While tuberculosis has been declining throughout the city, the disease has increased in Queens and health officials have urged people to get tested, promising that no one who does so will be asked about their immigration status.
The city Health Department said TB cases reached a fifth−consecutive record low in the city last year. A total of 895 cases was reported, a 2 percent decrease from the 914 cases in 2007 and a 78 percent drop from the high levels of the early 1990s.
Nevertheless, the citywide TB rate is still nearly three times the national rate of 11.2 cases vs. 4.2 cases per 100,000 people.
In the city, TB cases declined in Manhattan by 15 percent, Brooklyn by 7 percent and the Bronx by 5 percent. Cases remained stable in Staten Island.
But tuberculosis rose in Queens by 12 percent in 2008 after a decline the previous year.
The Health Department has yet to issue its neighborhood report on tuberculosis for 2008, although the previous year’s report showed that 29 percent of all TB cases citywide were in western Queens.
Monsignor Thomas Healy of Our Lady of Sorrows Roman Catholic Church in the highly diverse neighborhood of Corona, said “tuberculosis is not a particular racial, ethnic or socio−economic group’s disease — we all play a role in combating it.”
“Tuberculosis is a winnable battle,” said Dr. Chrispin Kambili, city Health Department assistant commissioner for TB control.
Kambili recently presented the latest data at the third annual World TB Day Community Forum at the Langston Hughes Branch of the Queens Public Library.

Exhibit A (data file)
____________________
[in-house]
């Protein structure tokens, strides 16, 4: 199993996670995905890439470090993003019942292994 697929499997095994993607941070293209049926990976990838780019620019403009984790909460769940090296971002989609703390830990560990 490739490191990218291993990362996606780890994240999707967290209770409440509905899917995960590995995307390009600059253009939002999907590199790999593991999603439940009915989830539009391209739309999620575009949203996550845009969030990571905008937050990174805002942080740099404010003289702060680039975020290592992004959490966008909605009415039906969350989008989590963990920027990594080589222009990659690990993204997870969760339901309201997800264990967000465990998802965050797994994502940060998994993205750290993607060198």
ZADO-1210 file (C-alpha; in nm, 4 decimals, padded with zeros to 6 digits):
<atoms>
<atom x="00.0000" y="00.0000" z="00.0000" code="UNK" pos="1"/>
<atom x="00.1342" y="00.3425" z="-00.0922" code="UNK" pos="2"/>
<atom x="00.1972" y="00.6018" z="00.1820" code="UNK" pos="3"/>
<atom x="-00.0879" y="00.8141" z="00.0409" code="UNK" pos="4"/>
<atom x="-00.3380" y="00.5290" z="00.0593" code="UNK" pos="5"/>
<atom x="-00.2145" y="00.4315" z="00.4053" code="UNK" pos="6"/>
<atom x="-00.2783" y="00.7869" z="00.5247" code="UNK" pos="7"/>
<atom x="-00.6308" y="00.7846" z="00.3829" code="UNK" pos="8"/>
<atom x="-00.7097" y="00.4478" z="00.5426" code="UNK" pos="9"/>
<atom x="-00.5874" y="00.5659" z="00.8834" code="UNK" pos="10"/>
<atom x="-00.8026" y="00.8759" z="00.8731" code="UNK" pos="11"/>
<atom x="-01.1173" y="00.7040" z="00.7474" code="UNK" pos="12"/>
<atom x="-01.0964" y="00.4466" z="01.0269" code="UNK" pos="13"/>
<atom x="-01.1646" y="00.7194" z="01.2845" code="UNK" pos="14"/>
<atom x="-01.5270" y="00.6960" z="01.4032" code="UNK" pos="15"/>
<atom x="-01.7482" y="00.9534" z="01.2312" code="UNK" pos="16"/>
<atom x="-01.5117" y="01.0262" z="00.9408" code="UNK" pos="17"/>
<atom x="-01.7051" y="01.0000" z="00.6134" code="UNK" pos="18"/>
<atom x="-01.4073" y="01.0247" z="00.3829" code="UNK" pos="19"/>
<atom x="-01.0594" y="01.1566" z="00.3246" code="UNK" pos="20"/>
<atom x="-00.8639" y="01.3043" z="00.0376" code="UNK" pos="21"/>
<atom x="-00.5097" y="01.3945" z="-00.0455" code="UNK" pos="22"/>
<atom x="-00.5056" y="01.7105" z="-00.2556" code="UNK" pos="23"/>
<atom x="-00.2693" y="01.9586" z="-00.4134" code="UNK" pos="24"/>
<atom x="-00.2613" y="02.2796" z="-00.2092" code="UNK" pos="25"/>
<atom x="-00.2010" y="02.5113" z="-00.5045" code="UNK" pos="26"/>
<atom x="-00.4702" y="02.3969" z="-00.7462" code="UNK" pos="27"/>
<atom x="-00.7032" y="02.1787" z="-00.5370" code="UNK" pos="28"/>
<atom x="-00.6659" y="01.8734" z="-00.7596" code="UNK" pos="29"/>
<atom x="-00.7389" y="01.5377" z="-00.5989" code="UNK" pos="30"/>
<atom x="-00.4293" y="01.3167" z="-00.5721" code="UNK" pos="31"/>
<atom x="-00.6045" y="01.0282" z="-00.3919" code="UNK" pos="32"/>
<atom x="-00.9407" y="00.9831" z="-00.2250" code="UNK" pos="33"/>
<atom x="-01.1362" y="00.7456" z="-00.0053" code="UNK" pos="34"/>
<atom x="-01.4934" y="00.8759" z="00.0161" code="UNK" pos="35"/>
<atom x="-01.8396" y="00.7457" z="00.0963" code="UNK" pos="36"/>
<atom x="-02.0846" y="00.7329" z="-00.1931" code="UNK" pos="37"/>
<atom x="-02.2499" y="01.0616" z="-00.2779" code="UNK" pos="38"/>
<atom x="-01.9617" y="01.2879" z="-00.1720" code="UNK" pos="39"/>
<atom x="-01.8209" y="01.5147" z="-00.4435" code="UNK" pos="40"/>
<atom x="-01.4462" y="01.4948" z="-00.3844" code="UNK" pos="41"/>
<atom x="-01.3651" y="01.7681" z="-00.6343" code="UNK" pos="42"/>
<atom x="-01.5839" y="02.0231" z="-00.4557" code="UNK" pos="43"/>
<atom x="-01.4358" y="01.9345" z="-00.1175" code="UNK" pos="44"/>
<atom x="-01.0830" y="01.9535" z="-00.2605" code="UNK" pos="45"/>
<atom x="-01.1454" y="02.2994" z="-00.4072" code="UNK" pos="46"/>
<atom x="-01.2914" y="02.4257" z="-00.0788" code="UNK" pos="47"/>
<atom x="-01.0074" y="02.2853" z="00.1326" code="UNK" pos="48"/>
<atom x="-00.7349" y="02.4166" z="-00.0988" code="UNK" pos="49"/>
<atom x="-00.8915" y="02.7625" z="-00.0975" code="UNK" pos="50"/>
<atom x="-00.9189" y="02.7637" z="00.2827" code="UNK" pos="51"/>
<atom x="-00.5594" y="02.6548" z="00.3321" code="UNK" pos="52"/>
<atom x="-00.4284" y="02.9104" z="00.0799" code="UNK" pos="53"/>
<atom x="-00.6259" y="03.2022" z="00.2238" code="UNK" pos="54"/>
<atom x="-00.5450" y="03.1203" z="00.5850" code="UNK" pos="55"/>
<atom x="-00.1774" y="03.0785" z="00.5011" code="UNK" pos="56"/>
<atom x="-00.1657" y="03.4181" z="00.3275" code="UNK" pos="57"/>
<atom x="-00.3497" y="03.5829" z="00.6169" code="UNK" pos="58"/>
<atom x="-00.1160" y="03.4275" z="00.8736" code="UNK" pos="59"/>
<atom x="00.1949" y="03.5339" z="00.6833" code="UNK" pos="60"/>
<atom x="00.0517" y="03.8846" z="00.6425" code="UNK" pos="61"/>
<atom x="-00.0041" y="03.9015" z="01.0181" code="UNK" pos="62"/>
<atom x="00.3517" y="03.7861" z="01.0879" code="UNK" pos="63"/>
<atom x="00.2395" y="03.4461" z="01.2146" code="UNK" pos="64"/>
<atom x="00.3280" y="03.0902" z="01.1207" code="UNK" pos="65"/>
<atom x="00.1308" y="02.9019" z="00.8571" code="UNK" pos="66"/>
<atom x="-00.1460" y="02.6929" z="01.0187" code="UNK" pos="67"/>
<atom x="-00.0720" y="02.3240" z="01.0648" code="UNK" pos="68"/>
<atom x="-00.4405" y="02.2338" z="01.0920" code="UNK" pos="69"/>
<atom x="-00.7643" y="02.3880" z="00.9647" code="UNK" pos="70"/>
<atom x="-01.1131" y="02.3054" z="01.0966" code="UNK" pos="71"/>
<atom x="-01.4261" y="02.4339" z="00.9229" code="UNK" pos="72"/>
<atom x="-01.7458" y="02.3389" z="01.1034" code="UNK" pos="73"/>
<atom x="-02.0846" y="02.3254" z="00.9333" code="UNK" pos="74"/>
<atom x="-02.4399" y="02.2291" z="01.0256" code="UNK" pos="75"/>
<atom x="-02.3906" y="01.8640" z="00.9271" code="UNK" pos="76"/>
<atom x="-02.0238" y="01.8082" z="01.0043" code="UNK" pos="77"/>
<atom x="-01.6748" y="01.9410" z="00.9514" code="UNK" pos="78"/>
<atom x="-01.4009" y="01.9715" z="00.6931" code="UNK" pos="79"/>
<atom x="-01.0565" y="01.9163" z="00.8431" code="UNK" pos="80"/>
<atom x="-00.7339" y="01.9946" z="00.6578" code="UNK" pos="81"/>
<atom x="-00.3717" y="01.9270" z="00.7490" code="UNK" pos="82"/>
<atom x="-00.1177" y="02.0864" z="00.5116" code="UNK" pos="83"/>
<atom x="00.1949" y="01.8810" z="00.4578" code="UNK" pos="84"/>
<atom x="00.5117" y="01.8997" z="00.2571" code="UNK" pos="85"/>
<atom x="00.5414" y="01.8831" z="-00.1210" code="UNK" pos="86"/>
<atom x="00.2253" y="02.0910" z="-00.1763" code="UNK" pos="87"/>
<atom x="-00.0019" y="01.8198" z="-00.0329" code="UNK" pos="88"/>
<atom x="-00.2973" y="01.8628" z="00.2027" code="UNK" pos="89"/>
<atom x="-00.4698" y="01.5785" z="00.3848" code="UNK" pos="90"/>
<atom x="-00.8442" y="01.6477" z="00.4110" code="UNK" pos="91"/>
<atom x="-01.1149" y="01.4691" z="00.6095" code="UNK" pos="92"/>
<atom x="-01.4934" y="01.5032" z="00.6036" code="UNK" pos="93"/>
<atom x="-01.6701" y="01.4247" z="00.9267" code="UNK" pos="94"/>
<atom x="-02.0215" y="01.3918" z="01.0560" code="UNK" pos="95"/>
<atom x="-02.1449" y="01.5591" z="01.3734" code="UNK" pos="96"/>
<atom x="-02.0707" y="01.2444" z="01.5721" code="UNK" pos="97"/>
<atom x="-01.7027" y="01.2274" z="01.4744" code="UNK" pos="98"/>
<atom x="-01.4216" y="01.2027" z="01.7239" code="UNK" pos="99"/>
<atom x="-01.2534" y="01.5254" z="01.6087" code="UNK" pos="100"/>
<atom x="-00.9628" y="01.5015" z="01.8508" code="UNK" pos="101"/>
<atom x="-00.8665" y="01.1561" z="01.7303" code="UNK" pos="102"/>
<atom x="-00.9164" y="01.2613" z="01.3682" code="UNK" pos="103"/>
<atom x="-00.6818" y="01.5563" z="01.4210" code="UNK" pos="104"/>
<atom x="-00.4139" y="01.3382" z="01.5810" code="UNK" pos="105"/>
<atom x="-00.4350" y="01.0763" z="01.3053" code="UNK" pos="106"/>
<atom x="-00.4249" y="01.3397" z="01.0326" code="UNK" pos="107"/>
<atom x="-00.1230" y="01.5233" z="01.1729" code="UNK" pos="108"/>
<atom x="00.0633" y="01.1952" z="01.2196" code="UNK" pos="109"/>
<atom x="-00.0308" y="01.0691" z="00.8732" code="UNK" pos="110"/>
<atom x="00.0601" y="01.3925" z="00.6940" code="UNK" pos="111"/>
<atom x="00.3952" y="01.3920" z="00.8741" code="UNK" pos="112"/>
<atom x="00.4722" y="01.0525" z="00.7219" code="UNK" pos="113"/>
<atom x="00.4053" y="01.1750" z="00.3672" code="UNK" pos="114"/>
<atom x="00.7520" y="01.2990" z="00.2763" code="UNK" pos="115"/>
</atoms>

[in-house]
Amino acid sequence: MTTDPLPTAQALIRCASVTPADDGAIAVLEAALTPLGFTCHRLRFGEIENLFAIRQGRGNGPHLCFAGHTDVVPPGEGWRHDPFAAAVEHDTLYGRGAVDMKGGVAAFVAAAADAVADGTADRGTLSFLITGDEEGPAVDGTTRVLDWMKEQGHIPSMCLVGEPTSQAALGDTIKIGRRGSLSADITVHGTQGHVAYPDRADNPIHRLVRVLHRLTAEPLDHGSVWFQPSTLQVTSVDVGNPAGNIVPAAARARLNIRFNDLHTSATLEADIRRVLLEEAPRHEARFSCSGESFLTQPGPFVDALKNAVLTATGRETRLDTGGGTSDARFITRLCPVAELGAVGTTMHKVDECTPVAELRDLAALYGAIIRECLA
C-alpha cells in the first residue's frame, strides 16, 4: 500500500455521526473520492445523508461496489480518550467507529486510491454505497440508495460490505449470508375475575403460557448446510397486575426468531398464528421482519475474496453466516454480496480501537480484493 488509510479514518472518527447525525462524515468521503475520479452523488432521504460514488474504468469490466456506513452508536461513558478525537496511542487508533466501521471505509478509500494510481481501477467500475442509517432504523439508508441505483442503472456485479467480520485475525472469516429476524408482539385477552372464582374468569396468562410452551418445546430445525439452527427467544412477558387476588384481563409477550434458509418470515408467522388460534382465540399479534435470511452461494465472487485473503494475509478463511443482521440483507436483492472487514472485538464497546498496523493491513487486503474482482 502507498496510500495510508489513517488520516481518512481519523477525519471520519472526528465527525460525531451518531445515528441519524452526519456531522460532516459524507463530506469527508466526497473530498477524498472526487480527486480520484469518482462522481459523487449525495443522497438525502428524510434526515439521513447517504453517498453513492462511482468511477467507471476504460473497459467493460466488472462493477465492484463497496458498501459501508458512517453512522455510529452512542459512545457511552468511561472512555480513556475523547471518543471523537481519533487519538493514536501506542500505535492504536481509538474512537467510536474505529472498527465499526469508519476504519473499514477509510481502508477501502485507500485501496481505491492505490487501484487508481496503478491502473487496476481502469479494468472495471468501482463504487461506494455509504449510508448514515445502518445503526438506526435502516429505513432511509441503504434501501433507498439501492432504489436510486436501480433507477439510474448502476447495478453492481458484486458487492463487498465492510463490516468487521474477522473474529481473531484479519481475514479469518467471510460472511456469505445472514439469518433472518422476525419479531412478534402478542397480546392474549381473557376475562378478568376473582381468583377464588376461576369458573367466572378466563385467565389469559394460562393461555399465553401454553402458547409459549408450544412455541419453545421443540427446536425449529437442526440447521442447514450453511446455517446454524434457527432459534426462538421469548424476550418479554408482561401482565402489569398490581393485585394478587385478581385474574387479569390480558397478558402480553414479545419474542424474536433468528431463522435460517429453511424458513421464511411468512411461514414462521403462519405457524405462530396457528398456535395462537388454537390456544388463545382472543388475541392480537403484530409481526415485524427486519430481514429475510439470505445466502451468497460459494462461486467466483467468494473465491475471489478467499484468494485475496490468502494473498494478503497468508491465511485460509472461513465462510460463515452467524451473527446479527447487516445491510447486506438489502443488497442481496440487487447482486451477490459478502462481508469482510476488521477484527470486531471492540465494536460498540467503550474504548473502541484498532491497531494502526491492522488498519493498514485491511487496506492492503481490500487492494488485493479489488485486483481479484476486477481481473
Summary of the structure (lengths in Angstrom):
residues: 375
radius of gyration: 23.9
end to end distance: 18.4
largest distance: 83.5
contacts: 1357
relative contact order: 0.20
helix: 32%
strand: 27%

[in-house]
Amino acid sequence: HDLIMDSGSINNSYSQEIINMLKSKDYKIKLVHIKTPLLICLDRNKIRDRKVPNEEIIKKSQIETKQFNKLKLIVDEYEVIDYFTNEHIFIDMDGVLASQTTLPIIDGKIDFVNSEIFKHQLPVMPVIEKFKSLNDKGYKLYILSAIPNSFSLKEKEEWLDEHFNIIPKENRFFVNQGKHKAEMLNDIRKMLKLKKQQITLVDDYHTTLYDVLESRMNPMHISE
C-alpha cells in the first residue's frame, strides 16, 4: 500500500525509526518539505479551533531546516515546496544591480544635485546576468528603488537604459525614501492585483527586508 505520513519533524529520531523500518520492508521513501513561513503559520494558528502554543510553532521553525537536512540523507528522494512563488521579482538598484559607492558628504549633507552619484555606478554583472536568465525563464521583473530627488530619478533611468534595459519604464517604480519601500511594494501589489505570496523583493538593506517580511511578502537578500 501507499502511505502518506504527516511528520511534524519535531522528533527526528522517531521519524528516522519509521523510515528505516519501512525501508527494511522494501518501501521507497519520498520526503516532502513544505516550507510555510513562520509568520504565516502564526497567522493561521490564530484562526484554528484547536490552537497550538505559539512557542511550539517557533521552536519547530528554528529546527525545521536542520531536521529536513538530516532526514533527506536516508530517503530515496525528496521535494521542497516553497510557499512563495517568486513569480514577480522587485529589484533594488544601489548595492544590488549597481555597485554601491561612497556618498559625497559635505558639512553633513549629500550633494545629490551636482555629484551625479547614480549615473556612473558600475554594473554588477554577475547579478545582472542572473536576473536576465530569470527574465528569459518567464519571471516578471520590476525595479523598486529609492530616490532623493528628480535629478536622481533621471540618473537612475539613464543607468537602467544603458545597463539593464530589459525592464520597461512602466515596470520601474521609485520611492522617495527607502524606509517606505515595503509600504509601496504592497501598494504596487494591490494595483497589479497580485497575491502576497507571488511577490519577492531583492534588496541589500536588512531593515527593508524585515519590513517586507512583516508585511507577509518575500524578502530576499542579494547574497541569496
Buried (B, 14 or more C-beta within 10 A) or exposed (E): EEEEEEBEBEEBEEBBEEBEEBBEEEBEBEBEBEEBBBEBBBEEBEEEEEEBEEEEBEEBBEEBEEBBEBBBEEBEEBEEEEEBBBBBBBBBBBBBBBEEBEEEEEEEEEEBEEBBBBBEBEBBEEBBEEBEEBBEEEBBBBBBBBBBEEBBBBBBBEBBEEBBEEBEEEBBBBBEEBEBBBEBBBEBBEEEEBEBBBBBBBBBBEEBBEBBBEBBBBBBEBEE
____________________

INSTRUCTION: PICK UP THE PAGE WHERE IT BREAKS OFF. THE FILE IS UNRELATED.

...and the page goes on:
Health officials said that in the city, where immigrants make up 36 percent of the population, TB disproportionately affects non−U.S.−born residents.
In 2008, immigrants accounted for 75 percent of the city’s TB cases and almost half of the patients were people born in China, Mexico, Ecuador, the Dominican Republic or Haiti — all countries where tuberculosis rates remain high.
Health officials have begun a campaign to raise public awareness of tuberculosis, such as:
• who should get tested for tuberculosis
• those who have symptoms such as coughing, sweating, fatigue, weight loss and fever
• people who have spent a long time with someone who has active TB
• people who have recently come from or traveled to a country with a high rate of TB
• people who have HIV infection, lowered immunity or certain medical conditions such as diabetes or chronic kidney failure
• people who have worked or lived in homeless shelters, prisons or other group settings
“Brief contact with people who are sick with TB, such as on a train or bus, is unlikely to cause infection,” the Health Department said. “TB is not spread by shaking hands, sharing food or having sex. The infection is usually spread through close, daily contact.”
The Health Department said translators speaking more than 170 languages are available and added, “We do not ask about immigration status.”
For more information, call 311 or visit nyc.gov⁄health⁄tb.
Reach contributing writer Philip Newman by e−mail at news@times
©2009 Community News Group
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